> Henselt, Alkan Piano Concertos [AB]: Classical CD Reviews- Oct 2002 MusicWeb(UK)

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Adolf von HENSELT (1814-1849)

Piano Concerto in F minor Opus16
Variations de Concert Opus 11
Charles-Valentin ALKAN (1812-1888)

Concerto da Camera in C sharp minor Op 10 No 2
Concerto da Camera in A minor Op 10 No 1
Marc-André Hamelin, piano
BBC Scottish Symphony Orchestra/Martyn Brabbins
Recorded in Govan Town Hall, Glasgow. December 1993
HYPERION CDA66717 [69.56]


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This is number 7 in the very successful Hyperion Series ‘The Romantic Piano Concerto’ and like the others I have heard it contains interesting material which is seldom played. I have pondered on why a ‘Romantic Symphony’ series has not been produced and came to the conclusion that such a series would be unlikely to produce such fascinating material. The piano concerto after Beethoven became less of a concertante piece and more like a ‘battle’ between the piano and the orchestra with which it does not blend.

The nineteenth and early twentieth century produced in addition to the normal multiple media composers a whole series of virtuoso pianists who also composed for the piano and produced material primarily for use in their concert performances. Liszt was probably the best known of this type of composer, and Henselt and Alkan are also good examples. Although some composers produced romantic-orientated symphonies, in general the symphony is seen as a serious, intellectually-based work where the composer knew he would be compared with Beethoven. The contrary is the case for the many romantic piano concertos which are designed to show of the skill of the pianist and be pleasing to the audience by the use of catchy tunes.

Henselt was born in Bavaria and became one of the greatest pianists of the nineteenth century – helped by almost non-stop practice (however his almost pathological shyness resulted in him seldom playing in public). He wrote a series of studies which became famous and otherwise his one Piano Concerto was his most notable piece. All his works are staggeringly difficult to play, but the Piano Concerto is also very tuneful and well written – it is vaguely reminiscent of Thalberg.

Marc-André Hamelin is just the right pianist for this concerto; his technique is outstanding even by today’s high standards and he plays with verve and commitment. Listening to this record makes one ask the obvious question "Why is such an enjoyable and interesting work so neglected?" The same question could also be asked of his ‘Variations de Concert’ which is the first recording of this most attractive set of variations on ‘Quand je quittai la Normandie’ from Meyerbeer’s Robert le Diable.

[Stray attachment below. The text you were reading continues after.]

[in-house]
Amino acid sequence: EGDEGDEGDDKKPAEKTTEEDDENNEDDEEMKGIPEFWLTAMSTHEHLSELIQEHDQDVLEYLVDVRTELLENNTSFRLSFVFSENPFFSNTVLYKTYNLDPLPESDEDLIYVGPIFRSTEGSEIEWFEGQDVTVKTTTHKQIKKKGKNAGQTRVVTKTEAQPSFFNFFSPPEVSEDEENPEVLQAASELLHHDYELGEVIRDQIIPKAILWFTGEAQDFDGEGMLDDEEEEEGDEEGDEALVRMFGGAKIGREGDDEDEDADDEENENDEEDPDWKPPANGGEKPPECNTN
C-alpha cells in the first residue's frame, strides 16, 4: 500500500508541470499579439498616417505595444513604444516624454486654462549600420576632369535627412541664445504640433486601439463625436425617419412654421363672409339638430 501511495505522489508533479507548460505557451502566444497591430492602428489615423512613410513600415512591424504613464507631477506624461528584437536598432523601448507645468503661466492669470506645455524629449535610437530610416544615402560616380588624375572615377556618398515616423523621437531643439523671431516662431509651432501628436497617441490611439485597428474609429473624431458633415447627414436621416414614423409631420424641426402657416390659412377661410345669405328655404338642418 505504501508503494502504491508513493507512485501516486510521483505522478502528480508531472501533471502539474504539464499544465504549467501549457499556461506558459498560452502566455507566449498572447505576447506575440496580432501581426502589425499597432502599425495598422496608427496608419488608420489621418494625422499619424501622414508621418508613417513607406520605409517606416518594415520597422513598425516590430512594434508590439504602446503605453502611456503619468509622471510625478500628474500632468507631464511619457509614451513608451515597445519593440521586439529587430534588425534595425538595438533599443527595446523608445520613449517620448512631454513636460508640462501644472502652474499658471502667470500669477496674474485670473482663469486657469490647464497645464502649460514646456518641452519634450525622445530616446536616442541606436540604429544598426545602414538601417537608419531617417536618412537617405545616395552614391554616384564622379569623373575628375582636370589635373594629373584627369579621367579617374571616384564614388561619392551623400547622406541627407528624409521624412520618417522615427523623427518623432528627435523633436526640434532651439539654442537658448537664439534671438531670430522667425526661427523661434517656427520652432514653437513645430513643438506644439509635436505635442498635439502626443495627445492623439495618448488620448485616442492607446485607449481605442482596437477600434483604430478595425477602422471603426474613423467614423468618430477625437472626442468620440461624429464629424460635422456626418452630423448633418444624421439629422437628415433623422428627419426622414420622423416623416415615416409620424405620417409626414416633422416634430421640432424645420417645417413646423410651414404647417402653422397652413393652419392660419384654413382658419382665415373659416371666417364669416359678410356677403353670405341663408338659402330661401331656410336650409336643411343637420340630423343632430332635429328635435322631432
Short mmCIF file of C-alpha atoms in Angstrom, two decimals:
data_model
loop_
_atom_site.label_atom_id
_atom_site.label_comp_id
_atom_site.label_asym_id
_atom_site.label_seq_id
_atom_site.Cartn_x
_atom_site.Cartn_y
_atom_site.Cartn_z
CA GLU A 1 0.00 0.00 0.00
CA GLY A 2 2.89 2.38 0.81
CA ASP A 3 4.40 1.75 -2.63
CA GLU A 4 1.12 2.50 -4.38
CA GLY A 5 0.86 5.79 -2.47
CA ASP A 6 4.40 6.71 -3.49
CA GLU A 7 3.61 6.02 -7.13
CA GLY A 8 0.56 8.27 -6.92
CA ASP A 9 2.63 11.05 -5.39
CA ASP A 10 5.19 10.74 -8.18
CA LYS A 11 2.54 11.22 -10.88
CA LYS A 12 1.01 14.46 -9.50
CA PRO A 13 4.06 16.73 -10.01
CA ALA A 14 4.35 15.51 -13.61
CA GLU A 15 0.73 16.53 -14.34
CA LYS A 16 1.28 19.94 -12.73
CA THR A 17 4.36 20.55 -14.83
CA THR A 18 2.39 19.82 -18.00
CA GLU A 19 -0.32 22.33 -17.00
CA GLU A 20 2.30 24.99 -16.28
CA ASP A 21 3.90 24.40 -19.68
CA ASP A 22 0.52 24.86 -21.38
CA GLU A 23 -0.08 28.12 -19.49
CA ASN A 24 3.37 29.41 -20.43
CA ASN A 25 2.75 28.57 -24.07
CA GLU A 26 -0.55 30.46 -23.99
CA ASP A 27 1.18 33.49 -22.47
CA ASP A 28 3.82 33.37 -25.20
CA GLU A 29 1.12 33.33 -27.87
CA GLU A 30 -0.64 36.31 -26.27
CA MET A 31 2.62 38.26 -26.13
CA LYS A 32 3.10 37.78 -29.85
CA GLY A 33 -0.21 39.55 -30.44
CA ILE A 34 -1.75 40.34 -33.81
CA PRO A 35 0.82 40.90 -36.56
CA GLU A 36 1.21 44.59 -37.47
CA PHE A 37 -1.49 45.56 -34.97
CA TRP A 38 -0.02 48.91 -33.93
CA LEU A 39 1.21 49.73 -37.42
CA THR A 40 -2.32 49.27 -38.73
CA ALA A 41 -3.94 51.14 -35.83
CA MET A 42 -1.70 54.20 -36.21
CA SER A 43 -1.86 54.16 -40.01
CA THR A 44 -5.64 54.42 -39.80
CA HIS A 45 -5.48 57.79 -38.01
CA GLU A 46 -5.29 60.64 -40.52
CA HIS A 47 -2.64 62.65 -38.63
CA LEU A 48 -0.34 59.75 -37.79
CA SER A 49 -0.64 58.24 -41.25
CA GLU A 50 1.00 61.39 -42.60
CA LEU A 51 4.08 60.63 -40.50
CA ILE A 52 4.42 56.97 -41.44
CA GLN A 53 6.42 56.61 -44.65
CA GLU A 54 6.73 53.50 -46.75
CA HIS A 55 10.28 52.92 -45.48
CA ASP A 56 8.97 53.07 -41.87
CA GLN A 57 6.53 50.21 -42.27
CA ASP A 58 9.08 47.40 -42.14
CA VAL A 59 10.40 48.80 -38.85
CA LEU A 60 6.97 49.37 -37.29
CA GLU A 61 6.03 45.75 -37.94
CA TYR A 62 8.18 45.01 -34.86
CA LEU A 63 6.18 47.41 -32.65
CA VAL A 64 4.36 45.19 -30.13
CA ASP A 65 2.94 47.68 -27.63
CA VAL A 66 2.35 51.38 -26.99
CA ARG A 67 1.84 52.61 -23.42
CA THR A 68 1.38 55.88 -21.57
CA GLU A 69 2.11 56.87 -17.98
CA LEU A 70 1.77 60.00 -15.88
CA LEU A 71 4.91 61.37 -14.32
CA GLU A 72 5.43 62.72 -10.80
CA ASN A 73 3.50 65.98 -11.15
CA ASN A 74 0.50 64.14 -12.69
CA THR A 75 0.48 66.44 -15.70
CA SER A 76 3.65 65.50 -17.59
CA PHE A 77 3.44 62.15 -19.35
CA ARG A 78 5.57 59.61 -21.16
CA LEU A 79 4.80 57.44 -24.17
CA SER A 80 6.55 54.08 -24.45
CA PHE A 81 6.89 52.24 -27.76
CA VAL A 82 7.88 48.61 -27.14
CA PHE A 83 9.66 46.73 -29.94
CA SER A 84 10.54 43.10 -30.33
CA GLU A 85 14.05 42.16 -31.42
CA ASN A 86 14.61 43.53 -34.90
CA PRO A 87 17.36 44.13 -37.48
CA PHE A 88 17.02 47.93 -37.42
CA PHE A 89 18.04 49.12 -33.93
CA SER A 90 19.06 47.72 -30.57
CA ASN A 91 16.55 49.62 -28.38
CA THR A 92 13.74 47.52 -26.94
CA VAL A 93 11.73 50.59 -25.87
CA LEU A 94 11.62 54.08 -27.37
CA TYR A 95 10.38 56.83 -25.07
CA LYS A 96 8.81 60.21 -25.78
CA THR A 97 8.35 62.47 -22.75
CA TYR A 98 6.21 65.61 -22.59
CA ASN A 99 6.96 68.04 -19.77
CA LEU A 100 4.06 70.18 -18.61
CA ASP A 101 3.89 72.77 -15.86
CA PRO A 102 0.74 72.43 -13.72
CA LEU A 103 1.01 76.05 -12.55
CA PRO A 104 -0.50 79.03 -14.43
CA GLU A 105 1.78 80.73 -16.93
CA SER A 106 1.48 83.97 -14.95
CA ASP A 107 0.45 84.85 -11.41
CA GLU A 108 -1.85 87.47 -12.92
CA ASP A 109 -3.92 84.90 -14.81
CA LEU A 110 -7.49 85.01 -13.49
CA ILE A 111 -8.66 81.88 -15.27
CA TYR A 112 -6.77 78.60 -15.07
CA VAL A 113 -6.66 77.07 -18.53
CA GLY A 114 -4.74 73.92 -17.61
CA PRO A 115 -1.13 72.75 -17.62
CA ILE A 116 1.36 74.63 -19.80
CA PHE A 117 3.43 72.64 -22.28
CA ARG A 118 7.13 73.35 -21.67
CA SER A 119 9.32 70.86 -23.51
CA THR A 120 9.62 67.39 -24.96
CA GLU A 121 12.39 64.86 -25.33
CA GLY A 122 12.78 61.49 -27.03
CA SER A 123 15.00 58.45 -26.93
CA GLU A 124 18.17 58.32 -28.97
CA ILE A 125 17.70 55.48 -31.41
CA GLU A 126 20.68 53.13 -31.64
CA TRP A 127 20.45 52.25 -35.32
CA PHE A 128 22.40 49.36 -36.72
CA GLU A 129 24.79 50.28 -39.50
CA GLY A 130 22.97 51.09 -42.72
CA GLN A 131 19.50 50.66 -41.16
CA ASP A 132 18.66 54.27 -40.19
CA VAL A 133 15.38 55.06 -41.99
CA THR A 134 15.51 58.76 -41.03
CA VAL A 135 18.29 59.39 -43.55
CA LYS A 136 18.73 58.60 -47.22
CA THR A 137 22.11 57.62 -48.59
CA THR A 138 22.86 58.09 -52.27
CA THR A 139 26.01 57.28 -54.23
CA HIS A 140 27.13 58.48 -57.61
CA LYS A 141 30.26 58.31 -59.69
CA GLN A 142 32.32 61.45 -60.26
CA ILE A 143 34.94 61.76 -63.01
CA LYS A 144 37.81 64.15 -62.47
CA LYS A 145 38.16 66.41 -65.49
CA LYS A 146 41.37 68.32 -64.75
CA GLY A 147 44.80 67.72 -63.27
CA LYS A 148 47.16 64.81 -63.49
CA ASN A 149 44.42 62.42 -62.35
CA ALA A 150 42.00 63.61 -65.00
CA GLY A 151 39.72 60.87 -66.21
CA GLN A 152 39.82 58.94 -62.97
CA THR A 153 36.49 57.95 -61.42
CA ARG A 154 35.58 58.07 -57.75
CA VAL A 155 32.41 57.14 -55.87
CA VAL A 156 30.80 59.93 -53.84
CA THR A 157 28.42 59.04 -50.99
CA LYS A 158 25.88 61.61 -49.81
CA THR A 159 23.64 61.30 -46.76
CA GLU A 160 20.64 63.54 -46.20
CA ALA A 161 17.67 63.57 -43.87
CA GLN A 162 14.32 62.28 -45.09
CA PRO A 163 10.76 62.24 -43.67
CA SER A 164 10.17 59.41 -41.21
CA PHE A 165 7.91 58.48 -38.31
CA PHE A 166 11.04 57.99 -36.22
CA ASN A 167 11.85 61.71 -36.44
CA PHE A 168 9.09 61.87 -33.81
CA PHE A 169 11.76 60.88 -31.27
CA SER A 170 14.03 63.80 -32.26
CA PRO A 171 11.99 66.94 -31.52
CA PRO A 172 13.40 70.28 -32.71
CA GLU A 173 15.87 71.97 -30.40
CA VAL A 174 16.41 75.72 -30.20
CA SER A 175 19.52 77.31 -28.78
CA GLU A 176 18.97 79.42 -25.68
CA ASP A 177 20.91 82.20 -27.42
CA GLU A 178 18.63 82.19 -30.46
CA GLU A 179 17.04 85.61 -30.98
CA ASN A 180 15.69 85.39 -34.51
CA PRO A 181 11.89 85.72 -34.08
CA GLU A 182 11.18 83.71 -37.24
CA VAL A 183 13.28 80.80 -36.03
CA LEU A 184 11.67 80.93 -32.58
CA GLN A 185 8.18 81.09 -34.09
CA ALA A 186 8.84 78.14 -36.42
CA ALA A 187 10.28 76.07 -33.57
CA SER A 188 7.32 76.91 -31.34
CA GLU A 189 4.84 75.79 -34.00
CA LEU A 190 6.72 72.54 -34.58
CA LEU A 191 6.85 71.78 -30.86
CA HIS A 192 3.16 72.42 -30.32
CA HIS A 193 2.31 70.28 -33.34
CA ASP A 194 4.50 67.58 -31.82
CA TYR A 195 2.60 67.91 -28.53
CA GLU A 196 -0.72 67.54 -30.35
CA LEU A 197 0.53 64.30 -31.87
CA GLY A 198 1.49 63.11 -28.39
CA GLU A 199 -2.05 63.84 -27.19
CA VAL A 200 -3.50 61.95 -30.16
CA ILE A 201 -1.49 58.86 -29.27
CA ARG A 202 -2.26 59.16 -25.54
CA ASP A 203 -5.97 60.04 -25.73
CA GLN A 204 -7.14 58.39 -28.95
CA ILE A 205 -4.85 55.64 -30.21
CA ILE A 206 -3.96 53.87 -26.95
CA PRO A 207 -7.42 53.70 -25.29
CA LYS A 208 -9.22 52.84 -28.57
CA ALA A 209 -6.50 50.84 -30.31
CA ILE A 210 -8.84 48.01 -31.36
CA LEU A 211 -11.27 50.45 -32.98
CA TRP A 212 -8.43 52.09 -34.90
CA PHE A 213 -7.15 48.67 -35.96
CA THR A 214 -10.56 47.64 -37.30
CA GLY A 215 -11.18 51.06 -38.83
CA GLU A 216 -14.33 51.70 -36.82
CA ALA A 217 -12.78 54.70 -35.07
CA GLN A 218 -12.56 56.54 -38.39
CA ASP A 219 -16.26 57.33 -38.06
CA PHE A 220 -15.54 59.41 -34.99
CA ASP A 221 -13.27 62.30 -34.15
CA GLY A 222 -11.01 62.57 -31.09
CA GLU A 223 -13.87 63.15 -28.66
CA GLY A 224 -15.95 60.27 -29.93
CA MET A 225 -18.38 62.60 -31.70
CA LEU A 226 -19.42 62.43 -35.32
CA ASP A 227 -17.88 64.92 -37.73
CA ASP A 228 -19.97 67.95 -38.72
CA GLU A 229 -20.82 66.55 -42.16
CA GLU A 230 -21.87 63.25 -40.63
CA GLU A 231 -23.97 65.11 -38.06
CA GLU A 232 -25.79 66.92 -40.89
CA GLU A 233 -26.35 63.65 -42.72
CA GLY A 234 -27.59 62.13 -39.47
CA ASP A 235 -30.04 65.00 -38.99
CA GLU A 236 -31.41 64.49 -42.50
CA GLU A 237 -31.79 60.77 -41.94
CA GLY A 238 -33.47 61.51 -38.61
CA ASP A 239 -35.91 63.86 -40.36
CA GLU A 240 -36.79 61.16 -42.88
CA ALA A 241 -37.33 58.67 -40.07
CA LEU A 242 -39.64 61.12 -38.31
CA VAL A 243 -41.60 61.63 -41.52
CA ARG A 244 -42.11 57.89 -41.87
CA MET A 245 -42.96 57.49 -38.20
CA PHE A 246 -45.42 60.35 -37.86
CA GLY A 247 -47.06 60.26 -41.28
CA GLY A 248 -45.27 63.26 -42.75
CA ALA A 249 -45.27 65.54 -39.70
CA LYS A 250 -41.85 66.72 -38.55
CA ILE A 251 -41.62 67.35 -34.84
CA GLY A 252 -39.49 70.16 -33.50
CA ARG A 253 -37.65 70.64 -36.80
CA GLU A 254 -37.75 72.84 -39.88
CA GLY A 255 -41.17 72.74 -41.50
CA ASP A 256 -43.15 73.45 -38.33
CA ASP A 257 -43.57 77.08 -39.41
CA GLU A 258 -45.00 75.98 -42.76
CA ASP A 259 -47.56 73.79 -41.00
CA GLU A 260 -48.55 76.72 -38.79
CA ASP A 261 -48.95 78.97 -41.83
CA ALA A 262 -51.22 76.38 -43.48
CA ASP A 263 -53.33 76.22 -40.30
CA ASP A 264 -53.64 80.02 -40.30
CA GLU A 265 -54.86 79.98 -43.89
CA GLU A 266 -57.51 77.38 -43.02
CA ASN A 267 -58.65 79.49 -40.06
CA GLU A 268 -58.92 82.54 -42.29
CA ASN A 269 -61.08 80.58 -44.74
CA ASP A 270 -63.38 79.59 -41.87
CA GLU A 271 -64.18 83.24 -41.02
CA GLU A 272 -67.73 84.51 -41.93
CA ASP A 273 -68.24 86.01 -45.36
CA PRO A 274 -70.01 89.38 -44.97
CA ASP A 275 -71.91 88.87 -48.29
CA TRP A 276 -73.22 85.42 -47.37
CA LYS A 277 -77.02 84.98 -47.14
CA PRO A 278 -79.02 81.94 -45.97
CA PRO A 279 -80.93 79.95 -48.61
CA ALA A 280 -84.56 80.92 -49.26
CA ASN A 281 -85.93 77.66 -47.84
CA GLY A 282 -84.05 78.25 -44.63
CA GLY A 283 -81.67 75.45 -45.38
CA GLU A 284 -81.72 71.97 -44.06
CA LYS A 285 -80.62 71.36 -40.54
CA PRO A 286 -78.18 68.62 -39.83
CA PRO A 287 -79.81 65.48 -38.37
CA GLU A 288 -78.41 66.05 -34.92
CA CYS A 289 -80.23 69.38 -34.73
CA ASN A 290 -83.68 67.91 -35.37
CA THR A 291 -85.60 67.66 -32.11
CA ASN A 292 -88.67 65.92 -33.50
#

Whilst Henselt as a composer had nothing to say after the age of thirty, this was not the case of his almost exact contemporary Charles-Valentin Morhange (who adopted the surname of ‘Alkan’). All through his life he composed music of a high standard and often of great originality. And yet Alkan is now more remembered for the way he died rather than for his music. Fate can be very cruel! However in the last few years there have been signs of revival of interest and Marc-André Hamelin has been one of his protagonists.

The two Alkan Concertos presented here are both short works, written on a small scale. They are both very pleasant and tuneful. As usual with Alkan the piano parts present extraordinary technical difficulties which Hamelin surmounts with apparent ease. This was the first recording of the first concerto.

This CD deserved to be a success as it presents four very interesting and enjoyable almost unknown works. Hamelin’s playing is superb and the BBC Scottish Symphony Orchestra under Martyn Brabbins plays well. The recording is clear and sounds good in a natural acoustic. As with most of this series, it is attractively presented and it has very interesting notes by Jeremy Nicholas.

Arthur Baker

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